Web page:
Tesla began making cars again at its Fremont, California plant over the weekend despite an ongoing battle with local officials about whether it should remain closed during the pandemic, The Verge has learned. The company called back some of its workers and has completed around 200 cars Model Y and Model 3 vehicles, according to two current employees. This all happened as CEO Elon Musk threatened on Twitter to move Tesla’s operations out of state and sued the county over its stay-home order.
Other workers are being told to report to work later this week, according to these employees, who were granted anonymity out of fear of retribution. News of the employees being called back was previously reported by Business Insider.
Tesla did not immediately respond to a request for comment. A spokesperson for Alameda County’s Public Health Department declined to comment.
Tesla’s Fremont factory has been closed since March 23rd, one week after Alameda County issued the initial stay-home order, and a few days after the governor of California issued a statewide version. The company had spent that intervening time trying to convince local officials that it should be allowed to keep making its electric cars because of Department of Homeland Security guidance that auto manufacturing is “national critical infrastructure.”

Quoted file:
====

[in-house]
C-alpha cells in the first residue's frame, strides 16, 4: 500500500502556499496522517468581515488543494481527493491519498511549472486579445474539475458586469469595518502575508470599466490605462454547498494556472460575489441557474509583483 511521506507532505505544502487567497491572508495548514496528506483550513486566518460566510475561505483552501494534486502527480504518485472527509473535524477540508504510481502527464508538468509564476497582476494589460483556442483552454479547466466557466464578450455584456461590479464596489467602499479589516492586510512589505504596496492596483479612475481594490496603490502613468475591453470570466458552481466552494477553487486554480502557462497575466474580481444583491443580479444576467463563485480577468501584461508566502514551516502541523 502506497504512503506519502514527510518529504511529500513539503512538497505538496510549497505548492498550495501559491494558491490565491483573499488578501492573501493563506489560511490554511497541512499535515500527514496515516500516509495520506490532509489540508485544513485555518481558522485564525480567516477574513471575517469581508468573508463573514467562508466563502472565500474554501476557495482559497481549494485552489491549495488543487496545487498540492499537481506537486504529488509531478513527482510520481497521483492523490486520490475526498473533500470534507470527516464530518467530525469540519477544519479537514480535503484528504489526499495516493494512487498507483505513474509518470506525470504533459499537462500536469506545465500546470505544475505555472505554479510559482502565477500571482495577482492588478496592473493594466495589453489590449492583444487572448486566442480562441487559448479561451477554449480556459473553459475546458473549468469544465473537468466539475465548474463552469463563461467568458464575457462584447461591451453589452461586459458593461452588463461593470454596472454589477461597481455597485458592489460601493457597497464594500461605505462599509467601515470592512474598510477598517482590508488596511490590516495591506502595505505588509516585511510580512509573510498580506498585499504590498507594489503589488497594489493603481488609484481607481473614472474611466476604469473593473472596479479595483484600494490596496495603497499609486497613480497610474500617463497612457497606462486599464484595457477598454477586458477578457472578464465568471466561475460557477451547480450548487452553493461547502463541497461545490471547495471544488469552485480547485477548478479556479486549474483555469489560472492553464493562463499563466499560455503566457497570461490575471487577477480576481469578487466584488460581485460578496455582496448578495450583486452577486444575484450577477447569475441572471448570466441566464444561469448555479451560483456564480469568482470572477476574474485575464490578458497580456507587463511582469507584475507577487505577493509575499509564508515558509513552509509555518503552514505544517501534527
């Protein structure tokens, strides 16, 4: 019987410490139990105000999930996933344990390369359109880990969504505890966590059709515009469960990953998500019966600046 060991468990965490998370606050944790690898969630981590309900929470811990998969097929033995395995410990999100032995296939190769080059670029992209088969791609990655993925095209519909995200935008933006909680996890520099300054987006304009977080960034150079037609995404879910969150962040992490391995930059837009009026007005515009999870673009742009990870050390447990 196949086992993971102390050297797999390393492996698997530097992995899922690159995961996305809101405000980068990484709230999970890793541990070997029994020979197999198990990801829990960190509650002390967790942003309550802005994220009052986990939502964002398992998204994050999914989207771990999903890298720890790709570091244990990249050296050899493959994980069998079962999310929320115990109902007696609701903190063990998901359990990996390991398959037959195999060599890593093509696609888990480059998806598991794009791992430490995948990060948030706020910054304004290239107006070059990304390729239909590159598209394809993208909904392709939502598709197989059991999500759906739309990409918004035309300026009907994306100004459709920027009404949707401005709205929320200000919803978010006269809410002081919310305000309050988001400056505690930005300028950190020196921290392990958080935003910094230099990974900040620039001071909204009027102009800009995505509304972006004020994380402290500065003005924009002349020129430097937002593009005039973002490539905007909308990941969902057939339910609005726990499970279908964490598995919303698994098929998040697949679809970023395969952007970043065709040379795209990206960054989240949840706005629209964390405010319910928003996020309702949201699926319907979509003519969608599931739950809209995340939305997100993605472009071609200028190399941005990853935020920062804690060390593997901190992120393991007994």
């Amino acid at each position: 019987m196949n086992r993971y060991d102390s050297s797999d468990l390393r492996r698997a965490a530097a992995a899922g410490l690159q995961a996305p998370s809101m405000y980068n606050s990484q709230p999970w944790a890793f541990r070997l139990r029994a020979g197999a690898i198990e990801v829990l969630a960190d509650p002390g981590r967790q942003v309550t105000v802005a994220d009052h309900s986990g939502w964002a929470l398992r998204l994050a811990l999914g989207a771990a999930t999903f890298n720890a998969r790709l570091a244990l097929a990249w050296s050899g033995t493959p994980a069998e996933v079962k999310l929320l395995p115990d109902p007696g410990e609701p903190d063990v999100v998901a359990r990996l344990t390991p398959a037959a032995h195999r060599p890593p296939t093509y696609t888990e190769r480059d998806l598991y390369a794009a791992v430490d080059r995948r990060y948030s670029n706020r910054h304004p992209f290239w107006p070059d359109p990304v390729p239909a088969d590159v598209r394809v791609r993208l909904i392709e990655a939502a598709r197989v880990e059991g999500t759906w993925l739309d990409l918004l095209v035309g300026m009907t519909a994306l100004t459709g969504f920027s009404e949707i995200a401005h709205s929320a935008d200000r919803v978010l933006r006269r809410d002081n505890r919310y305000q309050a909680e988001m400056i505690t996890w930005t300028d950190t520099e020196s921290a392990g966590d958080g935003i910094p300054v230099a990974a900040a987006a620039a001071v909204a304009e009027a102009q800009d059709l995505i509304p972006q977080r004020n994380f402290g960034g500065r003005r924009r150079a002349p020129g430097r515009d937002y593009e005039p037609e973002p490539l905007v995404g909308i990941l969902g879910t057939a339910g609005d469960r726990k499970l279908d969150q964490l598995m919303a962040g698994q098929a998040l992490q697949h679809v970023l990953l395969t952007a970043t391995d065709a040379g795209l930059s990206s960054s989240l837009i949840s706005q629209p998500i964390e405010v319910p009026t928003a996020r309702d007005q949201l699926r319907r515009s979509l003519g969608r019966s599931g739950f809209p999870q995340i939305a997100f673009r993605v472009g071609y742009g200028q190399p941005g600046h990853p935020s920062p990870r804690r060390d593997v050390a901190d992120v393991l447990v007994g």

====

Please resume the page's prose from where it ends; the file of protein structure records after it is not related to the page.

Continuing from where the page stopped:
Alameda County officials said on Saturday that they were “communicating directly and working closely with the Tesla team on the ground in Fremont,” and that the company was engaged in “a collaborative, good faith effort to develop and implement a safety plan that allows for reopening while protecting the health and well-being of the thousands of employees who travel to and from work at Tesla’s factory.”
But the county officials said they had still not reached an agreement with the company on whether it could reopen its factory. At the same time that the officials released their statement, Tesla sued the county over the stay-home order.